Mast cells are evolutionarily ancient cells, endowed with a unique developmental, phenotypic, and functional plasticity. They are resident cells that participate in tissue homeostasis by constantly sampling the microenvironment. As a result of their large repertoire of receptors, they can respond to multiple stimuli and selectively release different types and amounts of mediator. Here, we present and discuss the recent mast cell literature, focusing on studies that demonstrate that mast cells are more than a switch that is turned ‘off’ when in the resting state and ‘on’ when in the degranulating state. We propose a new vision of mast cells in which, by operating in a ‘rheostatic’ manner, these cells finely modulate not only immune responses, but also the pathogenesis of several inflammatory disorders, including infection, autoimmunity, and cancer. New findings suggest that it is shortsighted to limit the classification of mast cells to two subtypes; indeed, each specific tissue has a unique mast cell type that differs significantly from those of other tissues. Mast cells continuously sample the microenvironment, working to maintain tissue homeostasis and contribute immediately to the immune response to non-self-antigens. A network of activating and inhibitory stimuli can modulate mast cell activity. A mast cell is more than a switch that is turned ‘off’ when in the resting state and ‘on’ when needed; instead, mast cells show a range of modulated responses that contribute to the fine-tuning of the immune response.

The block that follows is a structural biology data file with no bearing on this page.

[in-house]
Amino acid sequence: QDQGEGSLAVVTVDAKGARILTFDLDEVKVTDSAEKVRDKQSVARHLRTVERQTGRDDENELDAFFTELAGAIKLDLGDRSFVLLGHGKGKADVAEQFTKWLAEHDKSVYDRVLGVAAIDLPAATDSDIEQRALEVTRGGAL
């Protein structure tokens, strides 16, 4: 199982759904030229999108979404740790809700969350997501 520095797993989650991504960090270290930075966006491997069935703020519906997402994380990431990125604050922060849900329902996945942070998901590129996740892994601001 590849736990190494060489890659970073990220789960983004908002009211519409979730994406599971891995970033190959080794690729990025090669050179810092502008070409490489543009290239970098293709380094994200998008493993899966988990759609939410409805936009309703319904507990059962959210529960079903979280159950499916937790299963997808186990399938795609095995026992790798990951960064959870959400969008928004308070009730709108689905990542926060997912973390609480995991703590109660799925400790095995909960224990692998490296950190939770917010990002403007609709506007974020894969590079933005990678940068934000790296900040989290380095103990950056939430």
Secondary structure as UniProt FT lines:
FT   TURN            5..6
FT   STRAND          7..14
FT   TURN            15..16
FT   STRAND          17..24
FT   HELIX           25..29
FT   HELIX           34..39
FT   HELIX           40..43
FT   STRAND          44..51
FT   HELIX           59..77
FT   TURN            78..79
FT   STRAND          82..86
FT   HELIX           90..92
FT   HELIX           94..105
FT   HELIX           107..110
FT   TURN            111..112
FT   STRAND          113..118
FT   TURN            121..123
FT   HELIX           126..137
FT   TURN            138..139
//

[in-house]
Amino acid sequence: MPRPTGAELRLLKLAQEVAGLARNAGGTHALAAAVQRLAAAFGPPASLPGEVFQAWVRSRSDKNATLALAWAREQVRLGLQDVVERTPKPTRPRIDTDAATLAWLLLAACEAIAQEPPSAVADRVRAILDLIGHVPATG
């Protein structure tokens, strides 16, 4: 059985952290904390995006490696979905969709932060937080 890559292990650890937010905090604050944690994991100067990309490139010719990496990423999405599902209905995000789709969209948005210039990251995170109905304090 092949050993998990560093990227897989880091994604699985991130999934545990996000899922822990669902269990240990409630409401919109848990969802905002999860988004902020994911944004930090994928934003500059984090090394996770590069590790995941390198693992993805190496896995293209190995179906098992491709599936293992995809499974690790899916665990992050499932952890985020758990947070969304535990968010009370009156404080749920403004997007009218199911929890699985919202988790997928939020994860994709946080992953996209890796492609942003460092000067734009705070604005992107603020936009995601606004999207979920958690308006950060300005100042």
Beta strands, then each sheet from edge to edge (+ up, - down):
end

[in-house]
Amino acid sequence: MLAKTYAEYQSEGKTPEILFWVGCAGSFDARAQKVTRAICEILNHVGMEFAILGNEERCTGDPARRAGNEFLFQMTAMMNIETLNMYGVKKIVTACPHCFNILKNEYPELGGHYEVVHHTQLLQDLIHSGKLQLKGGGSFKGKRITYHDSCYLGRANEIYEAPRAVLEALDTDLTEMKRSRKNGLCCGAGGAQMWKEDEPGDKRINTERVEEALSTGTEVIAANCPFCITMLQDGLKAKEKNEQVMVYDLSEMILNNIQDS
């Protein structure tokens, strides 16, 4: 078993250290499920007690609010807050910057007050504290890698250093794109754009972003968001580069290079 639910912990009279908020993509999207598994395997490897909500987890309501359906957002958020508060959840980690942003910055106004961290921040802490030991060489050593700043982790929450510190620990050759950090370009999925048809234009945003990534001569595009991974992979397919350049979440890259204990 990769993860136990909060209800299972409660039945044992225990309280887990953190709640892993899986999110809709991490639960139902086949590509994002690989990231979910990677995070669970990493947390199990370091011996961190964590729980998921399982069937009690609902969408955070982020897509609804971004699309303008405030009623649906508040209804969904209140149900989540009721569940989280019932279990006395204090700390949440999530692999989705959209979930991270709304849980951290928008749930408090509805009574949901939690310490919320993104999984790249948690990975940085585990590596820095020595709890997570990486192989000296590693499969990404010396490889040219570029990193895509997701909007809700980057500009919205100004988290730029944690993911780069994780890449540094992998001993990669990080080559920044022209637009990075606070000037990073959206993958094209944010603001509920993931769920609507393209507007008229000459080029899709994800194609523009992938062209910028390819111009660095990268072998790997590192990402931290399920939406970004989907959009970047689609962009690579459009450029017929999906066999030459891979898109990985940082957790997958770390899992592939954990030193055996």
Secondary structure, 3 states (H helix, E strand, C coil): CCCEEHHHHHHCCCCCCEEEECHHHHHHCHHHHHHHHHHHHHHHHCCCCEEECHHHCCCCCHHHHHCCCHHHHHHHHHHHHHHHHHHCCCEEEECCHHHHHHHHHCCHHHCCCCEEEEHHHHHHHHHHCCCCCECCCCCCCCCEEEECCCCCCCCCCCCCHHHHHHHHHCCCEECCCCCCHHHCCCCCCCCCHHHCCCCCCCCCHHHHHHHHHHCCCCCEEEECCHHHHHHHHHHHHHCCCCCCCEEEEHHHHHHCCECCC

ASJC Scopus subject areas
- Immunology and Allergy